The time has long since passed when bad design is an acceptable part of daily life. As a society we know how to design all kinds of things to a high standard, and we have a right to expect our government to set examples of good design, not only because they are in a position of leadership but because they have taken on the responsibility for our collective health and safety where good design can be the difference between life and death.
Medicines, which are information dependent products, are one such area where governments have taken on the responsibility for regulating not only the medicine but the medicine information we receive as medicine users. We would therefore expect the medicine information to be designed to the same high quality that applies to the medicine itself. This has been the case in Australia since 2004 with over the counter medicines: the medicines you can buy in a supermarket. The type of design on the right has been tested with consumers many times over and is usable by all literate consumers
In Australia, where responsibility for government regulation of medicine information is in the hands of the Therapeutic Goods Administration (TGA) we are about to see bad design required by regulation, overturning a decade of progress.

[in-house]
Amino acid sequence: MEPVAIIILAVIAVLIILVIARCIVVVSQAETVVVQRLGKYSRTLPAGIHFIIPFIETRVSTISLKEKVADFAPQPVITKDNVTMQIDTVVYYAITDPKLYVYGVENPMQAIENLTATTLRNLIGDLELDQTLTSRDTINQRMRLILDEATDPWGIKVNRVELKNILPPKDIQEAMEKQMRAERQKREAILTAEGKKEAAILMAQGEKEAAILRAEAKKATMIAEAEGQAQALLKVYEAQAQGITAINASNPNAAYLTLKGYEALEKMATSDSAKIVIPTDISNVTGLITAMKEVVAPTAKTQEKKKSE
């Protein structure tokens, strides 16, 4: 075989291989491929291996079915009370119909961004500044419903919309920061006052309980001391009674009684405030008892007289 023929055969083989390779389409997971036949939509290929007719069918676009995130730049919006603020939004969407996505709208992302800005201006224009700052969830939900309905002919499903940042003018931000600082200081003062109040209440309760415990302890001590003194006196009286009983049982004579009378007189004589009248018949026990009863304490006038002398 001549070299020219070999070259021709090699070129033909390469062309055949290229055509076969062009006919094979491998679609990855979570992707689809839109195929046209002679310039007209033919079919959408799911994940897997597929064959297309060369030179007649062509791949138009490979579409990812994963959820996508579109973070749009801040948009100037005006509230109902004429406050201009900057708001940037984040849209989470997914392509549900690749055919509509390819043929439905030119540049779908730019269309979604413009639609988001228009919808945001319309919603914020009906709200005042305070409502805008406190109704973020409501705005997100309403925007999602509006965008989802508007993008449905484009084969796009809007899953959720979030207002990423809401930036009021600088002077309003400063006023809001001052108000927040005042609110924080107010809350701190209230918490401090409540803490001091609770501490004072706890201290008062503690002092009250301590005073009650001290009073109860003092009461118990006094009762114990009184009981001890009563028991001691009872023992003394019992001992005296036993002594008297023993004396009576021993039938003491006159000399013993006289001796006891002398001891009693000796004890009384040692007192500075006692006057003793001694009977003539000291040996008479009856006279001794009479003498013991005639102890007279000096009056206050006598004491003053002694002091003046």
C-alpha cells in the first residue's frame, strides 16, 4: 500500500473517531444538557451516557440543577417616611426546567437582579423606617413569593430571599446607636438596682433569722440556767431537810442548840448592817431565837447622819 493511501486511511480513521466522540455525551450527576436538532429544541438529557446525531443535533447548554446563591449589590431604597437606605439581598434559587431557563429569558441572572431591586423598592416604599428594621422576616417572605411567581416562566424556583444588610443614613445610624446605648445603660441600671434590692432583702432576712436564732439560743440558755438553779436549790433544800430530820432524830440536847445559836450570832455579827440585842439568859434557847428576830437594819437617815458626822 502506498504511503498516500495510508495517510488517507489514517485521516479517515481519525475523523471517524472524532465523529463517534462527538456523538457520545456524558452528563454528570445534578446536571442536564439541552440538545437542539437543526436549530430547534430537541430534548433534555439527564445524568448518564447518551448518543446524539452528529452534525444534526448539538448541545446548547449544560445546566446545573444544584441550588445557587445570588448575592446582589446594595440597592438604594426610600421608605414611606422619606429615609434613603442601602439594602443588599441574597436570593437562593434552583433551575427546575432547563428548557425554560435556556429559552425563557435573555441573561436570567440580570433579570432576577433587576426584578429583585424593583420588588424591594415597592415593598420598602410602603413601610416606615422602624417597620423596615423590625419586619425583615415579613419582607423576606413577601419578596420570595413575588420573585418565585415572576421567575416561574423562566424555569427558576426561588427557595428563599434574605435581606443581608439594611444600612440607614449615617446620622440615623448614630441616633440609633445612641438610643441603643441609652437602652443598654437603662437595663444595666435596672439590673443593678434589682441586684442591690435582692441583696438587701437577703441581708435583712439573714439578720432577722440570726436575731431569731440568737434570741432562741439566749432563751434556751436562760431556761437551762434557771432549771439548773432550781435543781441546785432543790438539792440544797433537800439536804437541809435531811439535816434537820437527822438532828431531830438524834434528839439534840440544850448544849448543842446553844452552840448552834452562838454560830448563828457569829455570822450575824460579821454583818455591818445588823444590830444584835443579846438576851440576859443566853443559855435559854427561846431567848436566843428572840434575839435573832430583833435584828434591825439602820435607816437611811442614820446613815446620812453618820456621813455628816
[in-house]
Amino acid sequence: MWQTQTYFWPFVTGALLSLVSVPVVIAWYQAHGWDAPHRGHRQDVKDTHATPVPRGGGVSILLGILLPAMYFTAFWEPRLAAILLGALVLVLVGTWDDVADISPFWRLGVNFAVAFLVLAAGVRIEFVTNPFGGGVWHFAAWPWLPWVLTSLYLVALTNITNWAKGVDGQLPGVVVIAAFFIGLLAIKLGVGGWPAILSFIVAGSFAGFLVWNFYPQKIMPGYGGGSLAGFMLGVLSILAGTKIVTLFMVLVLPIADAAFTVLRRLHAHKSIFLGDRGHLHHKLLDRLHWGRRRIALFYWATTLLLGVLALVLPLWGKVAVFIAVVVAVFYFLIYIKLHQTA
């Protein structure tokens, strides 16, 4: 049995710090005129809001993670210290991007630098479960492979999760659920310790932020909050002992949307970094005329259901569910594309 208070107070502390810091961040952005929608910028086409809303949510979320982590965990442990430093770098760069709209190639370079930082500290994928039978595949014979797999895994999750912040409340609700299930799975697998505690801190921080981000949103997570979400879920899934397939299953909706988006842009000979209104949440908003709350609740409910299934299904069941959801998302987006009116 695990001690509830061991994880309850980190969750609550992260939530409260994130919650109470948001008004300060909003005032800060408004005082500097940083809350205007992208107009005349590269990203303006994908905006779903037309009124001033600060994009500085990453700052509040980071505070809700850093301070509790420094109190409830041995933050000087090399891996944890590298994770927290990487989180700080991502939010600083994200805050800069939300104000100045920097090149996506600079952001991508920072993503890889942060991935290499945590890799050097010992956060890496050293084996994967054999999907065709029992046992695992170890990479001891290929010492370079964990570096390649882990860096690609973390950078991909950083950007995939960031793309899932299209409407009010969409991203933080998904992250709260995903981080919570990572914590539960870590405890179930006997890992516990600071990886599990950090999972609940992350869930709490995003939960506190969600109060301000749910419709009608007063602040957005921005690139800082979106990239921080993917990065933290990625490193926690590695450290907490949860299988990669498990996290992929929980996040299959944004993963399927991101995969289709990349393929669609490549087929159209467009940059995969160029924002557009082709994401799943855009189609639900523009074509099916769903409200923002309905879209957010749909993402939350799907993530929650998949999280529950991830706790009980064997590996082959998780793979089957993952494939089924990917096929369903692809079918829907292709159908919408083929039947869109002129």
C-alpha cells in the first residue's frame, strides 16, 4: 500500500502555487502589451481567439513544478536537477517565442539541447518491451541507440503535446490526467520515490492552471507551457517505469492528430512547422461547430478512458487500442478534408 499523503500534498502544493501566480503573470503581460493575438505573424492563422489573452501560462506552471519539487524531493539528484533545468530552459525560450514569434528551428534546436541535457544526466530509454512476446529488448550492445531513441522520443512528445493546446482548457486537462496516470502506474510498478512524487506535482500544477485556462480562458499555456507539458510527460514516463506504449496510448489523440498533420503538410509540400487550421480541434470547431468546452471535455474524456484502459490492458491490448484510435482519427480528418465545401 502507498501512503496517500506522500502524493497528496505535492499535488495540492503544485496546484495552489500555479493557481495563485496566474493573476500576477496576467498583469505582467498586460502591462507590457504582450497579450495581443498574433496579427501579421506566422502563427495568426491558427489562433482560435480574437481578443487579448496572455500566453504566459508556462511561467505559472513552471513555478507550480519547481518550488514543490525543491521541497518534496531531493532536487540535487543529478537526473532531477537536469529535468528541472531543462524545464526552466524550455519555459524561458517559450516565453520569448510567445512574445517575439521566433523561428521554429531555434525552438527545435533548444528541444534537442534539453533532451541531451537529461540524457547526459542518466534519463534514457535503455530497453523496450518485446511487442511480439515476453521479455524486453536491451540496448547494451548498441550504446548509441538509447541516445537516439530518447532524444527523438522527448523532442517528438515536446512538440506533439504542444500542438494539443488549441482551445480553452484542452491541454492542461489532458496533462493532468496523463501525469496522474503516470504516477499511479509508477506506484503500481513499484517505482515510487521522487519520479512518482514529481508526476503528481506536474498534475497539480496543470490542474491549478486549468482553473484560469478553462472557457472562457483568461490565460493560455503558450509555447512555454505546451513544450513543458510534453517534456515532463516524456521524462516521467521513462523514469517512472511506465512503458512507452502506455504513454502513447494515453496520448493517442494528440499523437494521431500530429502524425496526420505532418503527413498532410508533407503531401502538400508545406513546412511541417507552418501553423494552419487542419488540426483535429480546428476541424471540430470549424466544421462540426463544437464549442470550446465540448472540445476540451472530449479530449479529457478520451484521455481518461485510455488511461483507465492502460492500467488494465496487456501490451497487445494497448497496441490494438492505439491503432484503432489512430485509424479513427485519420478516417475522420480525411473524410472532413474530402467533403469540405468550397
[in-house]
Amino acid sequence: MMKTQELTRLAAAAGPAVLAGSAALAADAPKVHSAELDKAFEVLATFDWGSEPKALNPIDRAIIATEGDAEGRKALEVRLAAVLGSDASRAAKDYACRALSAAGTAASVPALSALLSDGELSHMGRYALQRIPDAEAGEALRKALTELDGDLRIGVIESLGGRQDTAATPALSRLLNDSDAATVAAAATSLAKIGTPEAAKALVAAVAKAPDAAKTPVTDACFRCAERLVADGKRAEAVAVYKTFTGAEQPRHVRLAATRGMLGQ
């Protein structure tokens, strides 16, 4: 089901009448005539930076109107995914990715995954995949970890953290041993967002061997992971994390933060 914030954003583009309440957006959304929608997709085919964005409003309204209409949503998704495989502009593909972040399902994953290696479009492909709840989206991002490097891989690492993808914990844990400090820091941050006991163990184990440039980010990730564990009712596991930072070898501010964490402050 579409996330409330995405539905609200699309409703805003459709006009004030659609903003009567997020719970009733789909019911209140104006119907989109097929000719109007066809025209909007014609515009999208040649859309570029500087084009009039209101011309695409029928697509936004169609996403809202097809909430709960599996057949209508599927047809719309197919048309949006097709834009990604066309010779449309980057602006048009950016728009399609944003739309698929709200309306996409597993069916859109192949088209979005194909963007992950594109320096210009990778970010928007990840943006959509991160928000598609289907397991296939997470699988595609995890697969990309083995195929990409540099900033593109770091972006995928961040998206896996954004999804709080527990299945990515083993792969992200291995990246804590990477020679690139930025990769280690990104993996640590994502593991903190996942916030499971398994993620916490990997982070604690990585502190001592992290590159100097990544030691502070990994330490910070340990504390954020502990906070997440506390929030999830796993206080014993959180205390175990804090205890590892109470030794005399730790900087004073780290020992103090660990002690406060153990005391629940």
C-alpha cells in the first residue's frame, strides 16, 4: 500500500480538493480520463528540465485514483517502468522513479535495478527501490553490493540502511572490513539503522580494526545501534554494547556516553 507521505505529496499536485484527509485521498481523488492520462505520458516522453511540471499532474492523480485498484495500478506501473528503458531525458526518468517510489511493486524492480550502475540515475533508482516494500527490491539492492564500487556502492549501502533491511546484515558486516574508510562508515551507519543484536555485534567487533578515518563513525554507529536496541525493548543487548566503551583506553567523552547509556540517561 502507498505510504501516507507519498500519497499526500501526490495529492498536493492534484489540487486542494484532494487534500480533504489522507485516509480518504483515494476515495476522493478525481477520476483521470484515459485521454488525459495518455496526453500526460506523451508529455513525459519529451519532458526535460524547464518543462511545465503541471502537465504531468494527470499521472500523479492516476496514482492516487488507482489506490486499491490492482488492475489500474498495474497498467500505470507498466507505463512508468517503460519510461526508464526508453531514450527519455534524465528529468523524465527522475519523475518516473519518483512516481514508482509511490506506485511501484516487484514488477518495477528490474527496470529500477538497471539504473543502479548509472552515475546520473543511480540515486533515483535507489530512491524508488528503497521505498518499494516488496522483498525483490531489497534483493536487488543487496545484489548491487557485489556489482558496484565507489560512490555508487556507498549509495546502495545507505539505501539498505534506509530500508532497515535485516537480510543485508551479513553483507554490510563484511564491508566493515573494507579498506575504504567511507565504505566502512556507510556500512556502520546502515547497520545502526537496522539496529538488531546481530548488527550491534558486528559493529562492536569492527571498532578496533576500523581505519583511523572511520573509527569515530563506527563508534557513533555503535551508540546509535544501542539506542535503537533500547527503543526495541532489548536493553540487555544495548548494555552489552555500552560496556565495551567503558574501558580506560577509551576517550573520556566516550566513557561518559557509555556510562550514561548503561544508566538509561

Contrast the above highly usable design with the totally untested design which TGA has proposed in 2014 (right).
Based on the evidence of our public (published) and commercial (unpublished) test results—both of which are available to TGA—we would expect that fewer than 50% of literate users will be able to use the TGA 2014 design on the right at an acceptable level.
According to the Federal Drug Administration ((FDA) in the USA:
Medication errors are a significant public health concern that account for an estimated 7,000 deaths annually in the United States. In July 2006, the Institute of Medicine (IOM) published a report titled Preventing Medication Errors. The report cited labeling and packaging issues as the cause of 33 percent of all medication errors and 30 percent of fatalities from medication errors. The IOM emphasized that “
Product naming, labeling, and packaging should be designed for the end user—the provider in the clinical environment and/or the consumer.”
So here is a question for our politicians:
How many more unnecessary hospital admissions, injuries, and deaths are you prepared to allow before you prevent the TGA introducing bad design?